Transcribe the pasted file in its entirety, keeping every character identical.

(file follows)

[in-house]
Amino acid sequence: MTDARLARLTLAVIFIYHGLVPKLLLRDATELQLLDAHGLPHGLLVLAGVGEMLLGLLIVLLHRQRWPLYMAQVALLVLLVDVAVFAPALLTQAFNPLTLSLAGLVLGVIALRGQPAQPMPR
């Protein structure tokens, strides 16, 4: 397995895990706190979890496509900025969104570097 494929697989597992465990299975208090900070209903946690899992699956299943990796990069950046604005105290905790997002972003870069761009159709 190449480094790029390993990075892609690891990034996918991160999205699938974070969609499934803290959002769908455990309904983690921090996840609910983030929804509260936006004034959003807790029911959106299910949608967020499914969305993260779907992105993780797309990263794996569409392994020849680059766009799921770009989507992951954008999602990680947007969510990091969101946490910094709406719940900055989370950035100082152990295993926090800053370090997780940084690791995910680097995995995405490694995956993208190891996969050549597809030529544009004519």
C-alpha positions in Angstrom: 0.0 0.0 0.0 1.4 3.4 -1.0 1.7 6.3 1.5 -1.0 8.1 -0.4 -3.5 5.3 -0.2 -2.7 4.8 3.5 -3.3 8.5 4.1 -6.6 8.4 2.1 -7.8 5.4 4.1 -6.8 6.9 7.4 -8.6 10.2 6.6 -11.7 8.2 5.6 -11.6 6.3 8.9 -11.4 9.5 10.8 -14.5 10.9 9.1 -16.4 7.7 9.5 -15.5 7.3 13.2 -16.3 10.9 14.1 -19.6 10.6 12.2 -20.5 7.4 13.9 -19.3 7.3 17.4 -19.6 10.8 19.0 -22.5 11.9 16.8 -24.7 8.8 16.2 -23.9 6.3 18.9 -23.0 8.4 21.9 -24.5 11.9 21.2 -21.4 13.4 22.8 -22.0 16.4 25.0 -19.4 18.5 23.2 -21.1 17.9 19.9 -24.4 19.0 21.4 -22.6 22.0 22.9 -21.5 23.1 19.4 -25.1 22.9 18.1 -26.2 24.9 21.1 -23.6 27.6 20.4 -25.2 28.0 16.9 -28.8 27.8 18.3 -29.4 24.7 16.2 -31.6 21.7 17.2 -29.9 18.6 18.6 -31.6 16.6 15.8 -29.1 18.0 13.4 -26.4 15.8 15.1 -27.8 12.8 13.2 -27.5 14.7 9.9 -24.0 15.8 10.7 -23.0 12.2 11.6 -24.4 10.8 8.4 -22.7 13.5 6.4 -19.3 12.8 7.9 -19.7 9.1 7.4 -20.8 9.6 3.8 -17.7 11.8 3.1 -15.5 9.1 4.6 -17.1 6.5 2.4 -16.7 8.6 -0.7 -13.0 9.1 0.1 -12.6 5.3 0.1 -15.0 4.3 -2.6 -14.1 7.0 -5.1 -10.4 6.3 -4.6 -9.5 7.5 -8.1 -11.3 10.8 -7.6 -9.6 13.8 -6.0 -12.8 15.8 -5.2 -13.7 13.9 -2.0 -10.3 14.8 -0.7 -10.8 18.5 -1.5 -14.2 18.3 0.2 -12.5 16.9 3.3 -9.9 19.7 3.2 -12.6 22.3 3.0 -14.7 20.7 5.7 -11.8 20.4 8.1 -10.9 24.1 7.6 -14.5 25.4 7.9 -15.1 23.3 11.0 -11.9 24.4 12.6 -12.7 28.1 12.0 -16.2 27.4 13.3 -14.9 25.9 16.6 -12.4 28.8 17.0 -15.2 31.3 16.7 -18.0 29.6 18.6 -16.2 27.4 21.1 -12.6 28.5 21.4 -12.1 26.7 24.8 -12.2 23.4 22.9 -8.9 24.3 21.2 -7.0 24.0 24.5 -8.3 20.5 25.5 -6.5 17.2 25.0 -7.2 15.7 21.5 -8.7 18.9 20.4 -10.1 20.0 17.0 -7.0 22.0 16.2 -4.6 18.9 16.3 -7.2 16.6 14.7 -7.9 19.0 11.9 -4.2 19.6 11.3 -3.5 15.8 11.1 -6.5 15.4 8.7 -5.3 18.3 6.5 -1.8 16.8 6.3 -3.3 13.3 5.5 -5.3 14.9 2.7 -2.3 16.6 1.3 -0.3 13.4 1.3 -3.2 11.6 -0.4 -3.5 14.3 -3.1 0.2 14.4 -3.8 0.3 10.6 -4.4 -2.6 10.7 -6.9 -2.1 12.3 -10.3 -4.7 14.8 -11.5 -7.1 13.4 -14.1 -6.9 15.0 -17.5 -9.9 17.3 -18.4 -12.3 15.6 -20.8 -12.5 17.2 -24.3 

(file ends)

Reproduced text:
[in-house]
Amino acid sequence: MTDARLARLTLAVIFIYHGLVPKLLLRDATELQLLDAHGLPHGLLVLAGVGEMLLGLLIVLLHRQRWPLYMAQVALLVLLVDVAVFAPALLTQAFNPLTLSLAGLVLGVIALRGQPAQPMPR
């Protein structure tokens, strides 16, 4: 397995895990706190979890496509900025969104570097 494929697989597992465990299975208090900070209903946690899992699956299943990796990069950046604005105290905790997002972003870069761009159709 190449480094790029390993990075892609690891990034996918991160999205699938974070969609499934803290959002769908455990309904983690921090996840609910983030929804509260936006004034959003807790029911959106299910949608967020499914969305993260779907992105993780797309990263794996569409392994020849680059766009799921770009989507992951954008999602990680947007969510990091969101946490910094709406719940900055989370950035100082152990295993926090800053370090997780940084690791995910680097995995995405490694995956993208190891996969050549597809030529544009004519």
C-alpha positions in Angstrom: 0.0 0.0 0.0 1.4 3.4 -1.0 1.7 6.3 1.5 -1.0 8.1 -0.4 -3.5 5.3 -0.2 -2.7 4.8 3.5 -3.3 8.5 4.1 -6.6 8.4 2.1 -7.8 5.4 4.1 -6.8 6.9 7.4 -8.6 10.2 6.6 -11.7 8.2 5.6 -11.6 6.3 8.9 -11.4 9.5 10.8 -14.5 10.9 9.1 -16.4 7.7 9.5 -15.5 7.3 13.2 -16.3 10.9 14.1 -19.6 10.6 12.2 -20.5 7.4 13.9 -19.3 7.3 17.4 -19.6 10.8 19.0 -22.5 11.9 16.8 -24.7 8.8 16.2 -23.9 6.3 18.9 -23.0 8.4 21.9 -24.5 11.9 21.2 -21.4 13.4 22.8 -22.0 16.4 25.0 -19.4 18.5 23.2 -21.1 17.9 19.9 -24.4 19.0 21.4 -22.6 22.0 22.9 -21.5 23.1 19.4 -25.1 22.9 18.1 -26.2 24.9 21.1 -23.6 27.6 20.4 -25.2 28.0 16.9 -28.8 27.8 18.3 -29.4 24.7 16.2 -31.6 21.7 17.2 -29.9 18.6 18.6 -31.6 16.6 15.8 -29.1 18.0 13.4 -26.4 15.8 15.1 -27.8 12.8 13.2 -27.5 14.7 9.9 -24.0 15.8 10.7 -23.0 12.2 11.6 -24.4 10.8 8.4 -22.7 13.5 6.4 -19.3 12.8 7.9 -19.7 9.1 7.4 -20.8 9.6 3.8 -17.7 11.8 3.1 -15.5 9.1 4.6 -17.1 6.5 2.4 -16.7 8.6 -0.7 -13.0 9.1 0.1 -12.6 5.3 0.1 -15.0 4.3 -2.6 -14.1 7.0 -5.1 -10.4 6.3 -4.6 -9.5 7.5 -8.1 -11.3 10.8 -7.6 -9.6 13.8 -6.0 -12.8 15.8 -5.2 -13.7 13.9 -2.0 -10.3 14.8 -0.7 -10.8 18.5 -1.5 -14.2 18.3 0.2 -12.5 16.9 3.3 -9.9 19.7 3.2 -12.6 22.3 3.0 -14.7 20.7 5.7 -11.8 20.4 8.1 -10.9 24.1 7.6 -14.5 25.4 7.9 -15.1 23.3 11.0 -11.9 24.4 12.6 -12.7 28.1 12.0 -16.2 27.4 13.3 -14.9 25.9 16.6 -12.4 28.8 17.0 -15.2 31.3 16.7 -18.0 29.6 18.6 -16.2 27.4 21.1 -12.6 28.5 21.4 -12.1 26.7 24.8 -12.2 23.4 22.9 -8.9 24.3 21.2 -7.0 24.0 24.5 -8.3 20.5 25.5 -6.5 17.2 25.0 -7.2 15.7 21.5 -8.7 18.9 20.4 -10.1 20.0 17.0 -7.0 22.0 16.2 -4.6 18.9 16.3 -7.2 16.6 14.7 -7.9 19.0 11.9 -4.2 19.6 11.3 -3.5 15.8 11.1 -6.5 15.4 8.7 -5.3 18.3 6.5 -1.8 16.8 6.3 -3.3 13.3 5.5 -5.3 14.9 2.7 -2.3 16.6 1.3 -0.3 13.4 1.3 -3.2 11.6 -0.4 -3.5 14.3 -3.1 0.2 14.4 -3.8 0.3 10.6 -4.4 -2.6 10.7 -6.9 -2.1 12.3 -10.3 -4.7 14.8 -11.5 -7.1 13.4 -14.1 -6.9 15.0 -17.5 -9.9 17.3 -18.4 -12.3 15.6 -20.8 -12.5 17.2 -24.3 